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Study Shows Rise in College Students’ Stress Levels During 2016 Presidential Election


College students are no strangers to stress; they worry about everything from their exams to relationships to prospective careers. But what about sociopolitical events like the U.S. presidential election?

That question was at the forefront of a new study, “Young adults’ psychological and physiological reactions to the 2016 U.S. presidential election,” published in this month’s issue of Psychoneuroendocrinology and co-authored by Lindsay Till Hoyt, Ph.D., assistant professor of psychology at Fordham.

Lindsay Till Hoyt

Lindsay Till Hoyt

Hoyt and researchers at University of Arizona and Arizona State University examined the emotions and stress hormone levels (measured by diurnal cortisol), of 286 young adults from November 6 through November 10.

According to Hoyt, who specializes in stress biology, health disparities, and positive youth development, the study complements the American Psychological Association’s (APA) 2017 report, “Stress in America: The State of Our Nation,” which found that 63 percent of American cited the future of the nation as a significant source of their stress.

An Unequal Distribution of Stress

“The big takeaway of the APA report was that the election represented a time of heightened stress for the country,” said Hoyt. “However, our study suggests that stress is unequally distributed. As someone who studies health disparities, I’m interested in how these larger social and political events have distinct effects on different groups of people and how that might contribute to long-term social or health disparities.”

For their study, Hoyt and her co-authors focused on young adults between the ages of 18 to 25 who were based at a mid-sized private university in New York and a public university in Arizona.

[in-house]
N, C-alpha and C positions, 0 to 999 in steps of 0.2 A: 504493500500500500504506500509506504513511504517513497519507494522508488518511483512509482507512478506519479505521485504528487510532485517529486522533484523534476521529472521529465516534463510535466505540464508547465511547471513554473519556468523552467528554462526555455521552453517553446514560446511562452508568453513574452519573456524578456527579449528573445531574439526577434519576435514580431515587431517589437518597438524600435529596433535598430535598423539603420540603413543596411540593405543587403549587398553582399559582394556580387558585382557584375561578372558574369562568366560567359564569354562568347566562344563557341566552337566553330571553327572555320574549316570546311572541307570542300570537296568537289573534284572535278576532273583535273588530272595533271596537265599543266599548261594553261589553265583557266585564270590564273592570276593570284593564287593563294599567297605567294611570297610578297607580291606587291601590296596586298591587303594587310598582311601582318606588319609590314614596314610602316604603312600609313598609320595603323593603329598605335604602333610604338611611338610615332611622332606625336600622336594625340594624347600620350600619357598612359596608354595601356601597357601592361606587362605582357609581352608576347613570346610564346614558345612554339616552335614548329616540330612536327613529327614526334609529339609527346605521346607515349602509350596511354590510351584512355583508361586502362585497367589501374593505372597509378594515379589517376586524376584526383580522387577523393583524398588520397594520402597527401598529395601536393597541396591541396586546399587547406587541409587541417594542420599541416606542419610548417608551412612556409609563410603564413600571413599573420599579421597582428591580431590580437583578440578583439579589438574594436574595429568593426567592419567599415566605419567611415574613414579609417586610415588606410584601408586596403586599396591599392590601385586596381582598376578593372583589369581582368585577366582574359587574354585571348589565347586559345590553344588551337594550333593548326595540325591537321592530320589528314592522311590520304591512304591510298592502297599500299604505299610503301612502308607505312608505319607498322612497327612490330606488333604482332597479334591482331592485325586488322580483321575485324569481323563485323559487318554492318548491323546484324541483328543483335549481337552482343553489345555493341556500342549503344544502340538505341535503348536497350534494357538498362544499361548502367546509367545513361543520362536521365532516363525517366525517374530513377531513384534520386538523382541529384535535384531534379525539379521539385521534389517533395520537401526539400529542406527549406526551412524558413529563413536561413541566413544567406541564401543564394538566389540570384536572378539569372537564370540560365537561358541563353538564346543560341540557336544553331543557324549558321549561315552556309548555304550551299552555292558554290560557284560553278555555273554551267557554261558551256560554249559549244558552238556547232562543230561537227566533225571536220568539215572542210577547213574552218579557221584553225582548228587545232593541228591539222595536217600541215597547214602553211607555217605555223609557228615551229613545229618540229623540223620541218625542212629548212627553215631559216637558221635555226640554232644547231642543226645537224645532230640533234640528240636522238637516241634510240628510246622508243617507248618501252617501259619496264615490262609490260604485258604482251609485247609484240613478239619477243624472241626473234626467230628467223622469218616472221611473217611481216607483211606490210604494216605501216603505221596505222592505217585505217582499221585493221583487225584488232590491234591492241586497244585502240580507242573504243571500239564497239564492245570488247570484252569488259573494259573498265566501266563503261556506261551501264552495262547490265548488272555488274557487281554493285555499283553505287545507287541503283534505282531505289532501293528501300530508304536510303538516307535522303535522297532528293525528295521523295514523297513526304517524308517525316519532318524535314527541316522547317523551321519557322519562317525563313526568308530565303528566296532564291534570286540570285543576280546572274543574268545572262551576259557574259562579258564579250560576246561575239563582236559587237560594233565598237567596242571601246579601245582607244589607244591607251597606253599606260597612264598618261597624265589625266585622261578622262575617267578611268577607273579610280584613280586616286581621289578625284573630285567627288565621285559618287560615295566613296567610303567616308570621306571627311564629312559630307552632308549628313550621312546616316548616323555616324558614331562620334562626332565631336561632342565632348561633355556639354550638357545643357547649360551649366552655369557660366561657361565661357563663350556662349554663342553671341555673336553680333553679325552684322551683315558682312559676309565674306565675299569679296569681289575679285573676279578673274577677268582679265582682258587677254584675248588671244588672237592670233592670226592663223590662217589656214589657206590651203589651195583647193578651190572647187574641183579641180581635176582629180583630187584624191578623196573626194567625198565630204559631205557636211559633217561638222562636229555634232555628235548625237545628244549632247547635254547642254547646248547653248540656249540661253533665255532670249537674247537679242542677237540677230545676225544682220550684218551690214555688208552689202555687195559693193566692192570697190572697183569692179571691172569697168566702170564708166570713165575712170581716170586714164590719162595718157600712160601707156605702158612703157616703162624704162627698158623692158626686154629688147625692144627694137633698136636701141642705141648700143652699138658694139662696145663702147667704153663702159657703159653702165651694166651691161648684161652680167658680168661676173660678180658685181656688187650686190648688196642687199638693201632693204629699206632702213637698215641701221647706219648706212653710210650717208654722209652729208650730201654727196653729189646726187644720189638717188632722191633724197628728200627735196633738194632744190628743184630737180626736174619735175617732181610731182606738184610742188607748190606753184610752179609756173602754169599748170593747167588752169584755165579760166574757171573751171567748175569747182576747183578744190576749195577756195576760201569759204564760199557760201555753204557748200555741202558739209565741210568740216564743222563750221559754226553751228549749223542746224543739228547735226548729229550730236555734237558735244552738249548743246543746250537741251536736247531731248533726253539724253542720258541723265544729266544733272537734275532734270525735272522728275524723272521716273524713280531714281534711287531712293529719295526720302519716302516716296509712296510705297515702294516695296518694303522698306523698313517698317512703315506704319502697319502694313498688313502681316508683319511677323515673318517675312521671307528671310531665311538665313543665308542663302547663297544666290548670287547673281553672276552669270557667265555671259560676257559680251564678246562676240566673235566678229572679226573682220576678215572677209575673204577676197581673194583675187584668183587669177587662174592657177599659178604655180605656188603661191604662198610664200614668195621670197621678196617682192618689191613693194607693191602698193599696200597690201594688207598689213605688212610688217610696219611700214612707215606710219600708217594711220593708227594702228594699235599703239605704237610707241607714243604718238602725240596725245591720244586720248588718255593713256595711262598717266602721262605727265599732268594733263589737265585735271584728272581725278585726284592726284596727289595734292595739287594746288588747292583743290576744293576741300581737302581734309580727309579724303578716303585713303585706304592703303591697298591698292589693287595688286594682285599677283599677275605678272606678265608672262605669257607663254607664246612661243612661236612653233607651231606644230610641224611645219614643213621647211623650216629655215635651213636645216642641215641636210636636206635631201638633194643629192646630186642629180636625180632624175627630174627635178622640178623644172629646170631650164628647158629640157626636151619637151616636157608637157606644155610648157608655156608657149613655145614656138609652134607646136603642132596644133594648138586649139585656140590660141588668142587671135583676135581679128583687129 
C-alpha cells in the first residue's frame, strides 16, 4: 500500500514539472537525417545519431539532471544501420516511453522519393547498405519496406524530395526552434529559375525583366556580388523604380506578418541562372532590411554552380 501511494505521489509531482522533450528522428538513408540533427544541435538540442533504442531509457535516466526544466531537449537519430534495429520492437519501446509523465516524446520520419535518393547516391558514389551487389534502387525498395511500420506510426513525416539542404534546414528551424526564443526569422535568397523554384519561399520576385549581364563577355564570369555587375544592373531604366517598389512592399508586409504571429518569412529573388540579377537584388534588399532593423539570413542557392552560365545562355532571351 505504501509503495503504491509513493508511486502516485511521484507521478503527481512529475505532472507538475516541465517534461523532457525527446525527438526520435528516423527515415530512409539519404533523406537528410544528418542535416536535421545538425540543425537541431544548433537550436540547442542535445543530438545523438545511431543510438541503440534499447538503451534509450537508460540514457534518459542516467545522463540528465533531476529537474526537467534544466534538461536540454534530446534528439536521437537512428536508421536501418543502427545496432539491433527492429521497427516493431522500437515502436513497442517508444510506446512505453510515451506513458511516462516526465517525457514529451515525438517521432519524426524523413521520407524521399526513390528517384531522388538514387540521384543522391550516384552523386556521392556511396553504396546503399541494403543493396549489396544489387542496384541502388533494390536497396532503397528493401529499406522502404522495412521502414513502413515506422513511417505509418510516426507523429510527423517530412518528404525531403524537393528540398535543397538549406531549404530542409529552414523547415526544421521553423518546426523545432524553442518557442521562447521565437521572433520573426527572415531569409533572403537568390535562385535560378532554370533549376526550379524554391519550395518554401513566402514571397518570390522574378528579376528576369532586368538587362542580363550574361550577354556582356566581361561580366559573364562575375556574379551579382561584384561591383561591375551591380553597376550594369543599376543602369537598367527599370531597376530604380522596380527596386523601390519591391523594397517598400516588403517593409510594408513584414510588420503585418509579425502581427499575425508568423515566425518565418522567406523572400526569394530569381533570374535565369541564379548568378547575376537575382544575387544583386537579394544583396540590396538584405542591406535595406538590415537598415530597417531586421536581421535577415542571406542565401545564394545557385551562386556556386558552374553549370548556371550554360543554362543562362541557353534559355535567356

Before the study, the 286 participants took a survey about their mental and physical health, attitudes toward the different candidates, political orientation, who they were planning to vote for, and their families’ political orientation. Then, researchers asked them to document their daily attitudes, feelings, and behavior across five days: two days before the election, on election night, and two days after the election.

According to Hoyt, it was important to couple these self-report methods with the participants’ salivary cortisol levels, which were gathered three times per day over five consecutive days.

“When you’re measuring something like mood, you’re relying on people’s self-assessments,” said Hoyt, “but sometimes there are a lot of things going on in our brains that are interfering with how we may report feeling.”

The researchers found that overall, participants had high levels of negative emotions before the election and increasing negative emotions on election night. Though most participants experienced a decrease in negative emotions after the election, or a “recovery” in their moods, Hoyt said physiological responses to the election were partially dependent on gender, ethnicity, race, and other factors.